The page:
Sr Carmel Pilcher of the Sister of St Joseph had a piece in Cath News yesterday, attempting to counter claims that her Order is dying out (or perhaps explain why it doesn't matter really).
So before I continue my series on the reasons for the collapse of religious life - and incidently what needs to be done to prevent it dying - I thought it might be useful to look at what she had to say.
An Order that hasn't actually confronted reality?
Sister starts by saying how taken aback she was when someone questioned her about the impending death of the Order. While acknowledging that the statistics - and realities - don't look good, she suggests that is just not something the Order worries about.
Well that's all a bit sad really - because awareness of institutional health or lack thereof is a necessary first step before action.
She goes on:
"While we continue to pray for vocations and ensure that some Sisters are released to focus specifically on recruitment, [good] our major focus is the need to stay relevant in today’s society. [Nothing inherently wrong with this. But how can you be 'relevant' if your numbers continue to dwindle to nothing?] We are preoccupied with questions such as: what is God asking of us Josephites in the twenty first century? How do we most effectively serve our needy sisters and brothers? The present is our concern.
Sister Carmel goes on to talk about some of the useful work she and her sisters are doing and it all sounds like potentially good work - on the introduction of the new missal, organisation for mission, and so forth.
But numbers do actually matter
But then she comes to the crux of her argument, that numbers don't actually matter.
"Sometimes our church falls into the trap of measuring success by numbers. And yet do big numbers measure success?"
Well yes actually. In a new religious order, for example, numbers are one of the tests of success that bishops and the Vatican use to assess whether or not it is a genuine charism.
Numbers aren't the only thing that matters, but they are important.
Sr Carmel then goes out to imply that World Youth Day has had no lasting effect. Really? I actually thought we were seeing something of an upsurge in youth activity in the Church in its wake, not least in priestly vocations? But of course priestly vocation numbers don't matter either, she explains what matters is whether" our newly ordained priests leave our seminaries prepared to wash feet in the servant leadership of Christ."
While I strongly agree that we need good and humble priests, actually we do just need numbers - because in the end only priests can effect the sacraments.
She then goes on to argue that baptism numbers in Australia have more or less held up, but that hasn't meant continued active participation in the life of the Church.
It's a fair point, and a great matter of concern, but all it tells us is that numbers are a necessary condition - but not a sufficient one for success!
The good that religious do...
Sr Carmel then highlights the positive benefits that religious life offers the Church:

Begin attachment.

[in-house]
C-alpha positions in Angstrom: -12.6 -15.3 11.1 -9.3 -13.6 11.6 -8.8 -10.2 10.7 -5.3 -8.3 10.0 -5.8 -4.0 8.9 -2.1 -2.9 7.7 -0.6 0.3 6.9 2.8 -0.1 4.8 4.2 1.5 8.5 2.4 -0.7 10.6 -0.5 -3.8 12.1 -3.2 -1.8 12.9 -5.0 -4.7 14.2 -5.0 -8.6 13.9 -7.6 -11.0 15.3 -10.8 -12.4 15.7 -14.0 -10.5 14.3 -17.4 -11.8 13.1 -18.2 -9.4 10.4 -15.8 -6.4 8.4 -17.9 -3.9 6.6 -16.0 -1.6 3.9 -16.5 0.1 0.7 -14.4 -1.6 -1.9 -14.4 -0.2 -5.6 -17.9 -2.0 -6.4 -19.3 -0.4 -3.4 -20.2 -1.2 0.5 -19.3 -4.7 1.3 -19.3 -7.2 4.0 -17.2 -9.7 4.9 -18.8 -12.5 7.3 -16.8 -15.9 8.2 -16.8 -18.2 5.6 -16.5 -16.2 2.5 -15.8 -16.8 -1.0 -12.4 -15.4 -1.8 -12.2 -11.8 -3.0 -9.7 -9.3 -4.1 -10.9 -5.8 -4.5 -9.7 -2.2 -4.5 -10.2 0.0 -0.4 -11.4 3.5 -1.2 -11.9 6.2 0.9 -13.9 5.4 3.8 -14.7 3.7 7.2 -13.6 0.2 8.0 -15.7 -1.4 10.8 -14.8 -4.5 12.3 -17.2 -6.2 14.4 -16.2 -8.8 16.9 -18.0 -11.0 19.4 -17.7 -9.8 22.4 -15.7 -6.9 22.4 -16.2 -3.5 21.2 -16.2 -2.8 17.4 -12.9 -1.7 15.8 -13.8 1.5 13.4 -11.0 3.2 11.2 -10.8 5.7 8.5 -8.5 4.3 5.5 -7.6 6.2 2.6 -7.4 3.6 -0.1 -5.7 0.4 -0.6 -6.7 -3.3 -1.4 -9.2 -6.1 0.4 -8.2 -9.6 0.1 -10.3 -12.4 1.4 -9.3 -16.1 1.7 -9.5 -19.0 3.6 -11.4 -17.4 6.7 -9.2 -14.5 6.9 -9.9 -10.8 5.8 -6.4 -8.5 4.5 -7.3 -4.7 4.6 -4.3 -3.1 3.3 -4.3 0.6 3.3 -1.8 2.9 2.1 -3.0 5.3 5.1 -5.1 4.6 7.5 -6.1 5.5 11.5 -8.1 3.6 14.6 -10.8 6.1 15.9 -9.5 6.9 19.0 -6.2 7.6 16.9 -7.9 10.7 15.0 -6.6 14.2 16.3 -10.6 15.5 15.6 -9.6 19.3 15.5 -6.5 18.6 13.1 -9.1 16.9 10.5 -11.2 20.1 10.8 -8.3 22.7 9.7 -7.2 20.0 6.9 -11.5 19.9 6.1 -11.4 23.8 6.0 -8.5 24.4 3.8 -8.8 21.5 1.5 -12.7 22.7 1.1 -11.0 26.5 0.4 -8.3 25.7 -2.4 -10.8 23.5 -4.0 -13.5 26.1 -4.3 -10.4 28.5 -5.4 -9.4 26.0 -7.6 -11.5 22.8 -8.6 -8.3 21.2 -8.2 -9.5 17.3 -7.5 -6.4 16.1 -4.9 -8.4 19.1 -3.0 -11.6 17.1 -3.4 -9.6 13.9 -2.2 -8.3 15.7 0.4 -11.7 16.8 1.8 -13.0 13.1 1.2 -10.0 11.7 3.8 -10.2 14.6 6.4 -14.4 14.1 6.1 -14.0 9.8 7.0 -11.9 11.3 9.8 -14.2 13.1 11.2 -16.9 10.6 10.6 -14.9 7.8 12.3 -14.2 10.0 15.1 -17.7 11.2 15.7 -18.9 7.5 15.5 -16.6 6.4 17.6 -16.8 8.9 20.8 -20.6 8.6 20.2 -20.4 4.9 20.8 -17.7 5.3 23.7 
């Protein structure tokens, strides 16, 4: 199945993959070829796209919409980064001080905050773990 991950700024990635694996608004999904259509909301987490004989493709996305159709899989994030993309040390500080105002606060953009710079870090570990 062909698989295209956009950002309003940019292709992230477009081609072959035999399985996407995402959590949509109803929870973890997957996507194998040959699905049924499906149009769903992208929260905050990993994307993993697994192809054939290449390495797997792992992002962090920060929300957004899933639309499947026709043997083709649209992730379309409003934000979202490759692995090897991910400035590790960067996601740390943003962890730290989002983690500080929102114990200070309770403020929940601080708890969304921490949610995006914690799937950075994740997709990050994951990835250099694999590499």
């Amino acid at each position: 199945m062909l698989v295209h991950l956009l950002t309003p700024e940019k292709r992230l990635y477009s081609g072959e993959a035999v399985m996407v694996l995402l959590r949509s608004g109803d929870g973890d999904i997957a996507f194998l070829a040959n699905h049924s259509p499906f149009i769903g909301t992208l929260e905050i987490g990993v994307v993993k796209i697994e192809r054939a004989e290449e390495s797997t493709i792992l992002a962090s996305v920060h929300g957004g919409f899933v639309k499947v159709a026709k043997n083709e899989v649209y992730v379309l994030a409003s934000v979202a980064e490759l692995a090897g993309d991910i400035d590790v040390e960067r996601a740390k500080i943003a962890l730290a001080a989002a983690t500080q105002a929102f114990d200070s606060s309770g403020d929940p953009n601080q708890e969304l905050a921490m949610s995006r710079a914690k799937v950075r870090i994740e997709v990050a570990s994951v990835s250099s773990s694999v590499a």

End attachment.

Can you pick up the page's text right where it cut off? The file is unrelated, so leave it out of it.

"There is no doubt that we religious are aging and few are joining us, but we do what we can to be the presence of Christ in the world. We who truly believe in the power of prayer cannot underestimate the influence of thousands of religious throughout Australia and beyond who, after having lived a long life, accept their frailty and physical weakness to become the loving sign of Christ’s suffering.
We will never know what difference the faithful and hidden service of the continuous prayer of these religious Sisters, Brothers and Fathers makes in our world."
I agree with all of this. The hidden and less hidden service of religious is important. And that is precisely why we should care about whether or not our religious orders are dying.
But oh dear, the selfishness of personal salvation...
Unfortunately the piece then proceeds to remind us just why the religious orders like the Josephites are dying, namely a false emphasis on this world over the next:
"Many die as they live, not with their own salvation uppermost in mind, but imploring a loving God to be compassionate toward the poor and the needy."
I'll say more on this in the next part of my series on religious life, because it does go to one of the root causes of the collapse in numbers: because if religious life, indeed all Christian life, isn't about getting to heaven first and foremost, what is it for? Anyone can be a social worker or social justice activist. Anyone can pray for the poor - who will always be with us in this life! God's care for the poor and oppressed is ultimately eschatological.
The article then goes on to deny the importance of religious life as an integral part of the Church's life from its very beginnings. I would suggest a rereading of early Church documents such as Acts and Didache, which clearly document the apostolic work of the groups of virgins and widows who represent the primitive form of religious life, as the Pope has recently reaffirmed:
"We live in hope, knowing that apostolic religious life is a relatively new phenomenon in church history, and that perhaps fresh ways of witnessing Christ in the world are needed."
Fortuantely there is hope out there in the form of the newer and more conservative Orders. Still, it would be nice if a reform movement suddenly arose and renewed one of Australia's few native religious Orders. St Mary of the Cross, pray for it!